Centralia College East Wraps Up Inaugural Wildland Firefighter Certification Course


Centralia College East offered its wildland firefighter certification program for the first-time this spring. Adjustments had to be made before its first students could even get started.

With the restrictions caused by the COVID-19 pandemic, Centralia College East was forced to scrap the face-to-face portion in the beginning of the course and move even more content into online modules provided by the National Wildfire Coordinating Group. 

Additionally, course instructor Sami Schinnell said the class size had to be dropped from 24 students to 13 in an effort to minimize the risk during the field day portion. 

Centralia College East Program Manager Lynn Schinnell said the modifications weren’t that difficult to make. 

“It was fairly easy to adapt this format to the changing restrictions,” Schinnell said. “The instructor shifted some content online, which was more work for her, but the students responded positively.”

She continued by saying the cap on the class size was dropped well before the 13 students had signed up for the class, so no one had to be left out. When the field day portion of the class arrived, the class was split into one seven-person group and a six-person group. Each got their own eight-hour field day. 

Sami Schinnell is Lynn’s step-daughter and has amassed 23 years of experience as a wildland firefighter. From her perspective, the need for firefighters who are able to respond to potential hazards during the summer isn’t going to change.

“That’s not going to stop because of COVID-19,” Sami Schinnell said. “So, we thought this was still important to carry forward and if we could do it safely and responsibly, then we could carry on with the class.”

Although Sami said while there’s many different formats in which the class could be presented, Centralia College East went with the online approach to give students flexibility.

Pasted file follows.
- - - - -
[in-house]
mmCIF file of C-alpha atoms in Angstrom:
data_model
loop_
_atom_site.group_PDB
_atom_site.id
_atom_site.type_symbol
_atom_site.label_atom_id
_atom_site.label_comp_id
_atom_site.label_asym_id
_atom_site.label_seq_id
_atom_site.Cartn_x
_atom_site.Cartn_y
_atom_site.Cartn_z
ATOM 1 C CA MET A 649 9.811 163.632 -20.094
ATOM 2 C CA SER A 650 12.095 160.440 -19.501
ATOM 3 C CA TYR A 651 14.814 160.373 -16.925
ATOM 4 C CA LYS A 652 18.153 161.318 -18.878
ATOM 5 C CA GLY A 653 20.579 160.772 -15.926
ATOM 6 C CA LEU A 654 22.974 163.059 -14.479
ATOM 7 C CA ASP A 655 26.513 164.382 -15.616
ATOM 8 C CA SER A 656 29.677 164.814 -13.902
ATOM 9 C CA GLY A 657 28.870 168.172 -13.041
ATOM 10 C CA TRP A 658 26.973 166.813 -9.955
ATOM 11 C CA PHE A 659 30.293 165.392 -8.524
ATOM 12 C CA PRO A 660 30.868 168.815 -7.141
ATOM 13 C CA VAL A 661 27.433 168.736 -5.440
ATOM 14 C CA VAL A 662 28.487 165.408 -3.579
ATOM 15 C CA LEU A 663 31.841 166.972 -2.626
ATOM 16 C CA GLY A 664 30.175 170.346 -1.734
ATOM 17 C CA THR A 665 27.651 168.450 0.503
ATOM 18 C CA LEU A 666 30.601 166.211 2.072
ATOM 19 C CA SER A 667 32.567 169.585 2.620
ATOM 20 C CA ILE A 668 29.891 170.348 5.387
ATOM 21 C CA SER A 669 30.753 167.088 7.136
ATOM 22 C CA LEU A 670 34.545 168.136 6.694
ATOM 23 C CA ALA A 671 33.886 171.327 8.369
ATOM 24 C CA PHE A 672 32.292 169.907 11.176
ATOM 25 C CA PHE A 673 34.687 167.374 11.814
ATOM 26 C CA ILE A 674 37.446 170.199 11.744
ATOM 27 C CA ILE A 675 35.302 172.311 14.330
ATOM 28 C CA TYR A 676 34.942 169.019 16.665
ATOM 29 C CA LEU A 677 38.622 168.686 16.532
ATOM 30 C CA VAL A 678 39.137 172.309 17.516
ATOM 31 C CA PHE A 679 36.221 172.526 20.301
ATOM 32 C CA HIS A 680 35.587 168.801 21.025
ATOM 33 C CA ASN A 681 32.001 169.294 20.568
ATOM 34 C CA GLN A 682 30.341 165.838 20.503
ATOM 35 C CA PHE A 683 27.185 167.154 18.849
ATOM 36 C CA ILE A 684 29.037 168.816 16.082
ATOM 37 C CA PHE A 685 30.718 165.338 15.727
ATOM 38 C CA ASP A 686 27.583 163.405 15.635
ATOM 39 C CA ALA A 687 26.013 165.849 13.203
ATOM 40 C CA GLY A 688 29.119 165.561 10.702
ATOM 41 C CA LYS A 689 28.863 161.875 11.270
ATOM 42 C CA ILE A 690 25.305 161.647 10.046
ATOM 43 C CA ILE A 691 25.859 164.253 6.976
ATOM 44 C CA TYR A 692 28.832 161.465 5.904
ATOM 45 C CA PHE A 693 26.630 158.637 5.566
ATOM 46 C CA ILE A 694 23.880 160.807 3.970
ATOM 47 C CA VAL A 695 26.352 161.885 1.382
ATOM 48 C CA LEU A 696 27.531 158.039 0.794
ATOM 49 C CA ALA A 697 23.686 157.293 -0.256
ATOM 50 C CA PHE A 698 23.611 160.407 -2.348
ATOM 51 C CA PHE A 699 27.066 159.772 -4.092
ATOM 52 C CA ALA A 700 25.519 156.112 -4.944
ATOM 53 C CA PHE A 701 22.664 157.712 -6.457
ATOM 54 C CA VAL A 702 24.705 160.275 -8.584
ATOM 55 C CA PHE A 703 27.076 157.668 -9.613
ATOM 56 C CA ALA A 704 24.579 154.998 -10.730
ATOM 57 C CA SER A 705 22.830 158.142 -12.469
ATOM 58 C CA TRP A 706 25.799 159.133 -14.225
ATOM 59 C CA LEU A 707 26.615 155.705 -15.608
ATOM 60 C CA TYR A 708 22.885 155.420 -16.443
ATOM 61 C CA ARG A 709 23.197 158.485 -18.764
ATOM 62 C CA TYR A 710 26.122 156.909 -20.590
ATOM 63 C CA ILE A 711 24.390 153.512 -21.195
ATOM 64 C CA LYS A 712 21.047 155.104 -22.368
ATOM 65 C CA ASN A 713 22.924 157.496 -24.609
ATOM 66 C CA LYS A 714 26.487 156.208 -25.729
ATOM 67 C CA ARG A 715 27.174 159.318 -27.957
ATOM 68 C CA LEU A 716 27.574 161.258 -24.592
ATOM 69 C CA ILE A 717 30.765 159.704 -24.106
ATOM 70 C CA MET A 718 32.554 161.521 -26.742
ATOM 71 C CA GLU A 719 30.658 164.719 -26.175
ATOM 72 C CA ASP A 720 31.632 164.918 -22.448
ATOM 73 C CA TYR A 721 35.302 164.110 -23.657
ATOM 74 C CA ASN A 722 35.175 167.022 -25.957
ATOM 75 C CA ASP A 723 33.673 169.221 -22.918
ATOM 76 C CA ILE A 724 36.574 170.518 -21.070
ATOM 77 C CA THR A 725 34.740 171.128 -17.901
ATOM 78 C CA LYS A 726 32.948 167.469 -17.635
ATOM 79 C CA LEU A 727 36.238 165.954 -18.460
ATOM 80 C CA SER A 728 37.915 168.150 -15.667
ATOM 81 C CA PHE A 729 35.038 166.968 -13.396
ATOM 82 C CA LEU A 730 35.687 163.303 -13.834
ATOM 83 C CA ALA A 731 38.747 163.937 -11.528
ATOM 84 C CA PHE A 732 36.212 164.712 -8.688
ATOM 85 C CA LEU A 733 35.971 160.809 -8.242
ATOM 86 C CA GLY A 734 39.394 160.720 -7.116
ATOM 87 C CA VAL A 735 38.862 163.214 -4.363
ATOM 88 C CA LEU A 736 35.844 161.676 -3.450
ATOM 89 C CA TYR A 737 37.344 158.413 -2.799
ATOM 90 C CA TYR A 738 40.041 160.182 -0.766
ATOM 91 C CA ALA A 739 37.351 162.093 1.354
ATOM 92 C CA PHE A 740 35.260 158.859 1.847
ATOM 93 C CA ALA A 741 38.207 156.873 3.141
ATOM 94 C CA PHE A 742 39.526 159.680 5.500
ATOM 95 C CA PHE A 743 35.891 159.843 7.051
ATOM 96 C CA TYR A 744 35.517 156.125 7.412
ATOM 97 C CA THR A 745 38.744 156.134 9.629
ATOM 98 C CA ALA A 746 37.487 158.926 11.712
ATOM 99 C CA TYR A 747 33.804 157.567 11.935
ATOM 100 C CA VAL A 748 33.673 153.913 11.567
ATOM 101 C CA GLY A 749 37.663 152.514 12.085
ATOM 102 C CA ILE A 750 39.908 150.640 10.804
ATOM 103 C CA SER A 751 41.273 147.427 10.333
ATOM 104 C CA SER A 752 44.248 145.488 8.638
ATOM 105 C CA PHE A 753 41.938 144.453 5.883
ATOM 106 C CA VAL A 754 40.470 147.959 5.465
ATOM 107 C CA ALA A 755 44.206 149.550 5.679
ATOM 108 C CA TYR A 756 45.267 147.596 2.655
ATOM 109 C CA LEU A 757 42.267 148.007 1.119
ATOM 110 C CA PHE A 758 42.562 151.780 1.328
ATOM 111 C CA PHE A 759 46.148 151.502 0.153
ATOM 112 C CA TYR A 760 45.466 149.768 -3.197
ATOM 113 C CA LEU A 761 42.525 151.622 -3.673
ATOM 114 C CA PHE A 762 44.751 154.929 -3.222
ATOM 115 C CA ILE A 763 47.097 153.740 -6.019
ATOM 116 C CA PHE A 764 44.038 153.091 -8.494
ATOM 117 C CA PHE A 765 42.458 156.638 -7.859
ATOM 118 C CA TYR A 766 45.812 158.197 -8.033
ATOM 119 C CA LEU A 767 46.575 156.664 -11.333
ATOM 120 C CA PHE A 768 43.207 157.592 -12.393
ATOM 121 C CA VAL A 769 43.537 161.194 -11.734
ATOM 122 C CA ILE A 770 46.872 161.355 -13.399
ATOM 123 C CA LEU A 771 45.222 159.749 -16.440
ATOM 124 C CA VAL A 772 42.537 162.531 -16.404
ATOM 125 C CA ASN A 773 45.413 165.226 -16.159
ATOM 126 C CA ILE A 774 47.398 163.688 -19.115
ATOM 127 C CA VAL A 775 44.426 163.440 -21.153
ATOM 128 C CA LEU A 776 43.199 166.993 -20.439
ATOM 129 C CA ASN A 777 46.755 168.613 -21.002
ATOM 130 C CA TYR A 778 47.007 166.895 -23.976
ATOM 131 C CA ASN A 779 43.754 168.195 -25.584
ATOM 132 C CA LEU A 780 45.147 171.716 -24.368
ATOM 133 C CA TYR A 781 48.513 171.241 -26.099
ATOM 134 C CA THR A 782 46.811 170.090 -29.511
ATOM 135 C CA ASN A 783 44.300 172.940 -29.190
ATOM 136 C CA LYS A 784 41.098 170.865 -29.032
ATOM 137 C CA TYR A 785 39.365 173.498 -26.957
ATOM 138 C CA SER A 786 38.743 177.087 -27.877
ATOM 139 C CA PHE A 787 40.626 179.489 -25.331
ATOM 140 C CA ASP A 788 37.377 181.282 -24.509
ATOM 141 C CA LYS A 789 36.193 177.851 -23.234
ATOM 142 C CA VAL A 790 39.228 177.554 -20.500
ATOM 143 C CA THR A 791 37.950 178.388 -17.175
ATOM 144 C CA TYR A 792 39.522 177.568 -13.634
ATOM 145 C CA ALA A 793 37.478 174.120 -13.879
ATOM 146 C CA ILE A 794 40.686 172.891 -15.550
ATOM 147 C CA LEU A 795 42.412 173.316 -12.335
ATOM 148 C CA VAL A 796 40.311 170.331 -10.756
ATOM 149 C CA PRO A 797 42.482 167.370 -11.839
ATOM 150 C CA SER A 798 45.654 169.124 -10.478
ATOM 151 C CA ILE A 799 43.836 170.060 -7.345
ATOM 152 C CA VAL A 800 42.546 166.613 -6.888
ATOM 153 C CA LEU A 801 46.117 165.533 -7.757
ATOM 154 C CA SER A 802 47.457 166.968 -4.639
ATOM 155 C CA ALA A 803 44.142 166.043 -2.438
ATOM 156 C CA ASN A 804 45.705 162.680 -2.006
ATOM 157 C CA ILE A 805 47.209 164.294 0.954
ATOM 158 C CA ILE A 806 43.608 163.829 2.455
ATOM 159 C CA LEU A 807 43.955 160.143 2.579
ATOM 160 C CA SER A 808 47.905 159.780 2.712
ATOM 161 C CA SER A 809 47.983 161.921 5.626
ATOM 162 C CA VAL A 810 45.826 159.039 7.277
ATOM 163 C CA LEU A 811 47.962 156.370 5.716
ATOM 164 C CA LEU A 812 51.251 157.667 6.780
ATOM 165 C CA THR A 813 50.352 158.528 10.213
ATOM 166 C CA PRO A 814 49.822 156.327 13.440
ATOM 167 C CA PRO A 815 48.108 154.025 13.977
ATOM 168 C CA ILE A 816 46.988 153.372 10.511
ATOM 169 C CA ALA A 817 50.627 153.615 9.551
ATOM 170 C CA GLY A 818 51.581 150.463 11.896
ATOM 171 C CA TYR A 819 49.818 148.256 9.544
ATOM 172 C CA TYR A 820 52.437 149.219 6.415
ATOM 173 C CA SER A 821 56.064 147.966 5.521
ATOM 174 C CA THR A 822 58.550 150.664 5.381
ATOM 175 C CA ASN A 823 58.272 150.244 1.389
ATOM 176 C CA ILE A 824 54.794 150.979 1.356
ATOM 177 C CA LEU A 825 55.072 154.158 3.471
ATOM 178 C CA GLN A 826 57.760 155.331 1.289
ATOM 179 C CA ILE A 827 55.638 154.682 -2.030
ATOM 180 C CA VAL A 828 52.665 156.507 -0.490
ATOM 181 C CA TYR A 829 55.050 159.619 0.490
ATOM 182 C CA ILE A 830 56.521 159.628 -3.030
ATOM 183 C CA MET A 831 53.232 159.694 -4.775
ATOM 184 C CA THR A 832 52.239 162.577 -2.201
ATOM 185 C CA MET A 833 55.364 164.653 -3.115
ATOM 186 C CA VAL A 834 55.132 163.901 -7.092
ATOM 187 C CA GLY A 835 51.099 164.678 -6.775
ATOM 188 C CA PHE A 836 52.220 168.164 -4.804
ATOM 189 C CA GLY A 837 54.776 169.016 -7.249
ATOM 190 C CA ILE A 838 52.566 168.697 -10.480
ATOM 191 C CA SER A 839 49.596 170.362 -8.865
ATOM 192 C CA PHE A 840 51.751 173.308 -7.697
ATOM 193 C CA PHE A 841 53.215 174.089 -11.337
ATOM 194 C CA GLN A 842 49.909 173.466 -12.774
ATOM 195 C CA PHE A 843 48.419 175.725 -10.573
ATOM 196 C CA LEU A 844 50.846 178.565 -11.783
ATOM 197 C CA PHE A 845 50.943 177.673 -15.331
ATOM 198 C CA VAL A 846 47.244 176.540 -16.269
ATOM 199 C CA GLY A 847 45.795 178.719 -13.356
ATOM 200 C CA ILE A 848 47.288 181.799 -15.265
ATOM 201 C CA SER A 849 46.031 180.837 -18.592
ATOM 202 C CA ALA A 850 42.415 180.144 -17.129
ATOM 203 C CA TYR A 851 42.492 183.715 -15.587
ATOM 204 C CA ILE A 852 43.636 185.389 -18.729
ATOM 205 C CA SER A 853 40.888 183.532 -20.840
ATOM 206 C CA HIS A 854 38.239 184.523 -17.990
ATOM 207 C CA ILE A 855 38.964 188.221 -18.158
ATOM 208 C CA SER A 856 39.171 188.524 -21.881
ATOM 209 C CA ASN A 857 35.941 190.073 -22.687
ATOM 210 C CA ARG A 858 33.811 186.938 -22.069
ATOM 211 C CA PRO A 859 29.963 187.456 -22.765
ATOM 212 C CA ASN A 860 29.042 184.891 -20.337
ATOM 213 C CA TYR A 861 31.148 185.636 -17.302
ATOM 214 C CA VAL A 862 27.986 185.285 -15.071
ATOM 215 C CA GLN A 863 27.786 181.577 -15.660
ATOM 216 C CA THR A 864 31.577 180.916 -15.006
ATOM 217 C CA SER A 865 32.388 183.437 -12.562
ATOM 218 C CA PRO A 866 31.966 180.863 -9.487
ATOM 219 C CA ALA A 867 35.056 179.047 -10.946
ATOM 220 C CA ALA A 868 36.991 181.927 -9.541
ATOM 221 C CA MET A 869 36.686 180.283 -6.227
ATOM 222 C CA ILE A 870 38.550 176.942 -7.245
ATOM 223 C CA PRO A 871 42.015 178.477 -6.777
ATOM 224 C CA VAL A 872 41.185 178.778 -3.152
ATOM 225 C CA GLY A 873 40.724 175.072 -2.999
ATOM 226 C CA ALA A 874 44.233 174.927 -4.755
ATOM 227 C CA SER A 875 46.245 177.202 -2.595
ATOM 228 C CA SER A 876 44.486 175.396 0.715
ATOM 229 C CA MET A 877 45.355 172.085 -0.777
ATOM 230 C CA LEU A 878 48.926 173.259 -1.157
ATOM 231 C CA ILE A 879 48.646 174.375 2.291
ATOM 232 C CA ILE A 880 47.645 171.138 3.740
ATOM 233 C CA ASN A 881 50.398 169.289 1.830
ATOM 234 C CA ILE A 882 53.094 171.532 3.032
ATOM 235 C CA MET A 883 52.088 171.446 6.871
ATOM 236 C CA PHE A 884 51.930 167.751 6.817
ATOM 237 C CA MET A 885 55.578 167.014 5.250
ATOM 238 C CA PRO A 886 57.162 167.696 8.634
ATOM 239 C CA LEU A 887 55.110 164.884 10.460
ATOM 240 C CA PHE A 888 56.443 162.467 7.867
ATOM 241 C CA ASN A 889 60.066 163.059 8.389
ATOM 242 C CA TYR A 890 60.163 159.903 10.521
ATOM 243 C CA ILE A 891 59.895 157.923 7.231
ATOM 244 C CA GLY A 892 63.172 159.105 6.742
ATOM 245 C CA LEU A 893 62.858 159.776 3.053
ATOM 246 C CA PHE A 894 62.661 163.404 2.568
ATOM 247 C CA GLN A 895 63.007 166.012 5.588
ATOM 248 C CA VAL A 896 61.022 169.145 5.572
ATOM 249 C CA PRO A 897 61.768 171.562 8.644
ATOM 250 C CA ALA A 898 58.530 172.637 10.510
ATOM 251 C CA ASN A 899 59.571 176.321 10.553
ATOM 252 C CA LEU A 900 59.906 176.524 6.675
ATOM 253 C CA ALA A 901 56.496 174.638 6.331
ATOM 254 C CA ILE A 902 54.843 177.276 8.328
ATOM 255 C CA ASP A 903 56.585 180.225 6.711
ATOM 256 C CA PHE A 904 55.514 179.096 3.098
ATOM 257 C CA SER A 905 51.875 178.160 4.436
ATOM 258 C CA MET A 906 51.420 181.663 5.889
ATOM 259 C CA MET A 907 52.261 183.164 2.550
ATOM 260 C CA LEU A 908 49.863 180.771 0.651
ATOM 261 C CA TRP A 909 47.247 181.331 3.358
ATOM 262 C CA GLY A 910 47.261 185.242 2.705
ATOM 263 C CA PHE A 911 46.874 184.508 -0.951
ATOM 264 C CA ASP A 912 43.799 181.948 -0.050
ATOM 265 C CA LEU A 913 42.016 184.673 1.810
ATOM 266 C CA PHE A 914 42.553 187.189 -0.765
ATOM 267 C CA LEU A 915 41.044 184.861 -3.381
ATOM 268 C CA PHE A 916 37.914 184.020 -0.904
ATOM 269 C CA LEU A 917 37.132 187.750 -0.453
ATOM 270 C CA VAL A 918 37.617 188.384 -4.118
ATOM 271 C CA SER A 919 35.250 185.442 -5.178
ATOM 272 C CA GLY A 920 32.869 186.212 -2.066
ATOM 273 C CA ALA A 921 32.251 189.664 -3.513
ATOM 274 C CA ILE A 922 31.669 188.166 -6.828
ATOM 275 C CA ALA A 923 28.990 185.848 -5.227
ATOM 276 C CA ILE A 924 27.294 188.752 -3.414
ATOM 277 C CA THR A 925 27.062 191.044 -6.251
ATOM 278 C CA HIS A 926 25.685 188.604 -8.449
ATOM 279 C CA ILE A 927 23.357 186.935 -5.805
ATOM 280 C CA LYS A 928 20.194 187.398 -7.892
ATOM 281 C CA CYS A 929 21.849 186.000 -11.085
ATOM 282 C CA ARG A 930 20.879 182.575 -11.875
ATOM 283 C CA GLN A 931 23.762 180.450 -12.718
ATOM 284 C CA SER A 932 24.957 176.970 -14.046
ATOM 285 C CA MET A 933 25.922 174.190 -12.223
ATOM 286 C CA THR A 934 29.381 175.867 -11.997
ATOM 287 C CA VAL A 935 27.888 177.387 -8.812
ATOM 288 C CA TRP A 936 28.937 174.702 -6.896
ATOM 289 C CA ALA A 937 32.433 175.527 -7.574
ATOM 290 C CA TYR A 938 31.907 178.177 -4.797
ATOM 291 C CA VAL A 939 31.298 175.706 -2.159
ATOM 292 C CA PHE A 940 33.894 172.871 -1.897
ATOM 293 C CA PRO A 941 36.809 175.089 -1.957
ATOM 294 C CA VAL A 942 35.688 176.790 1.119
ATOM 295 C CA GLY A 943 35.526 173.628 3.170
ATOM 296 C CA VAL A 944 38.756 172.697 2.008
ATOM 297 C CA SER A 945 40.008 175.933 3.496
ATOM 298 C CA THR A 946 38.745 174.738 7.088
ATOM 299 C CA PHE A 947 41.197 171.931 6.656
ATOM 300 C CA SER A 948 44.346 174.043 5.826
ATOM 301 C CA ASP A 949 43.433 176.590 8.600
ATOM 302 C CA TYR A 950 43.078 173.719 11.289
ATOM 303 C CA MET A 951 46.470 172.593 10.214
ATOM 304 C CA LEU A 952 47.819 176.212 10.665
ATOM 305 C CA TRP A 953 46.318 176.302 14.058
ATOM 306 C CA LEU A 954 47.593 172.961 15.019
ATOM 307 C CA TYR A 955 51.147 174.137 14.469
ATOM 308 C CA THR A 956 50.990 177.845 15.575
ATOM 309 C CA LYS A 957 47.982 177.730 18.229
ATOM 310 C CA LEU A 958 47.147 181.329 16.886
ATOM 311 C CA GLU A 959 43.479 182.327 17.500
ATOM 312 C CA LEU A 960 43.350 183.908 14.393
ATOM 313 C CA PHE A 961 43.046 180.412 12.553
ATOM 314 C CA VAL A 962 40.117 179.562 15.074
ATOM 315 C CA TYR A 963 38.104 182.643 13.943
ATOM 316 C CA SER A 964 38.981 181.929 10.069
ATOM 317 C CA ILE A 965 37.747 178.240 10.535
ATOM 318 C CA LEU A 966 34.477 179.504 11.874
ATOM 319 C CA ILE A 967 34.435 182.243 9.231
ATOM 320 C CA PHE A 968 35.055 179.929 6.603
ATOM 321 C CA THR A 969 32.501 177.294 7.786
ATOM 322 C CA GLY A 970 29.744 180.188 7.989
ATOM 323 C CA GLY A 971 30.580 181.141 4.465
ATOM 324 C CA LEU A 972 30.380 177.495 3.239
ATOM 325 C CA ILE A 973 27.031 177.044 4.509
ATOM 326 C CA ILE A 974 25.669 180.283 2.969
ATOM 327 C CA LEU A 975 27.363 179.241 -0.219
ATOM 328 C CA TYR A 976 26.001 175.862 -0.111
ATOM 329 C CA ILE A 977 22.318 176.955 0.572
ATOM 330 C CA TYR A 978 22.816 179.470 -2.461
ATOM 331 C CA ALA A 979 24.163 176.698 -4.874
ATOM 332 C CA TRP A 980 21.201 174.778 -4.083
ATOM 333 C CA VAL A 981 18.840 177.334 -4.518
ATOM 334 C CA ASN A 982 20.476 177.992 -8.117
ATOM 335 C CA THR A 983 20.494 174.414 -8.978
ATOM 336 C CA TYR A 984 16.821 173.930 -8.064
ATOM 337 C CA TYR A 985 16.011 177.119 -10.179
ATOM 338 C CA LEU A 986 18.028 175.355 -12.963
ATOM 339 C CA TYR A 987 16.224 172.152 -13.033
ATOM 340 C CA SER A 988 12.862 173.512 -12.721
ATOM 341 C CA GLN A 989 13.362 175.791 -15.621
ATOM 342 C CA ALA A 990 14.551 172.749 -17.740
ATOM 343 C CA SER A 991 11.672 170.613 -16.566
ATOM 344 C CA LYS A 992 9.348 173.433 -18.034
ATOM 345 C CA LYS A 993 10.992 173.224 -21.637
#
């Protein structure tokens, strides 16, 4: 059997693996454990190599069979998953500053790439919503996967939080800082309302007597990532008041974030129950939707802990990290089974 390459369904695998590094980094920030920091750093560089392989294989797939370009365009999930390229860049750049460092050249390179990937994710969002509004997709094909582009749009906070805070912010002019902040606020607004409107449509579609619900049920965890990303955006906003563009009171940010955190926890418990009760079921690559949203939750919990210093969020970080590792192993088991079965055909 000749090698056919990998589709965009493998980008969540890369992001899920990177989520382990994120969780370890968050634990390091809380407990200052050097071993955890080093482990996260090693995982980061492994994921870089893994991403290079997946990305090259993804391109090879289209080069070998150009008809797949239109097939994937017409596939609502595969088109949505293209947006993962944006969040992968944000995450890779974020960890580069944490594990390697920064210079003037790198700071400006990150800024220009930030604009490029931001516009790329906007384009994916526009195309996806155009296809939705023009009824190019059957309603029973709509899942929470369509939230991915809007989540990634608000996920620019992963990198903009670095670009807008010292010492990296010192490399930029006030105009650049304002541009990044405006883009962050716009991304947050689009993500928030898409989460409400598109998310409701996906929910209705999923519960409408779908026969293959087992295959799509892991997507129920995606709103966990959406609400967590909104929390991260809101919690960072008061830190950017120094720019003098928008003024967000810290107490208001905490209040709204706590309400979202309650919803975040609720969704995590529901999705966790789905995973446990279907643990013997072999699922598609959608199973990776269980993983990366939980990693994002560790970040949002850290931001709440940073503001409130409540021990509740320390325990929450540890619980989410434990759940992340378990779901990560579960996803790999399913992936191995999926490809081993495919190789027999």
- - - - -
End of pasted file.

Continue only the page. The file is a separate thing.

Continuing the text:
According to Centralia College, the online modules, which included 30 hours of instruction through classes such as firefighter training, introduction to fire behavior, human factors in the wildland fire service and introduction to the Incident Command System, opened on March 31 and had to be completed by May 14. 

The class was completed over the weekend of May 16. 

“We could do a 40-hour class that included all of this in face-to-face time,” Sami Schinnell said. “But the only part that is absolutely required face-to-face is that eight hours of field time. We were planning to do 16 hours just because I think it’s so valuable to have that field time and that face-to-face time.” 

However, with the smaller class sizes during the field day, Sami said the dynamic of the sessions became more personal. She felt it was a silver lining of having to limit the groups for the inaugural class. 

“We lucked out in that way,” Sami Schinnell said. “It could be a little bit more informal in such a small group. Everybody got a little more hands-on time, it was easy to ask questions and kind of get on tangents if that was appropriate for the group.” 

That group, Sami said, featured an array of entry-level firefighters, including some who work as volunteer firefighters and even high school seniors. She called this class the “next logical step” toward pursuing additional opportunities in the field and even weighed the possibility of additional fire-based classes in the future. 

“I’ve worked all over the country and I have worked in a lot of different aspects of wildland fire, not just strictly suppression,” Sami Schinnell said. “This class is a start point, regardless of if you go into logistics, aviation, or prevention, there’s all these different routes that you can take. I feel very lucky that I’ve gotten to dabble in a lot of those different focus areas.” 

Still, according to Sami, the start is the same for everyone. 

“Every person who starts in wildland fire takes the same class,” Sami Schinnell said. “Whether it’s the online portion or the in-person, it all has the same curriculum that is approved by NWCG.”

Lynn Schinnell said Centralia College East is looking forward to providing the class for more students moving forward.

“We’re excited to offer the class again in the future,” Lynn Schinnell said. “Wildland firefighting offers students a great summer job, as well as the potential for an exciting career. If anyone missed this opportunity, they should call Centralia College East and get their name on a contact list for the next time it is offered.”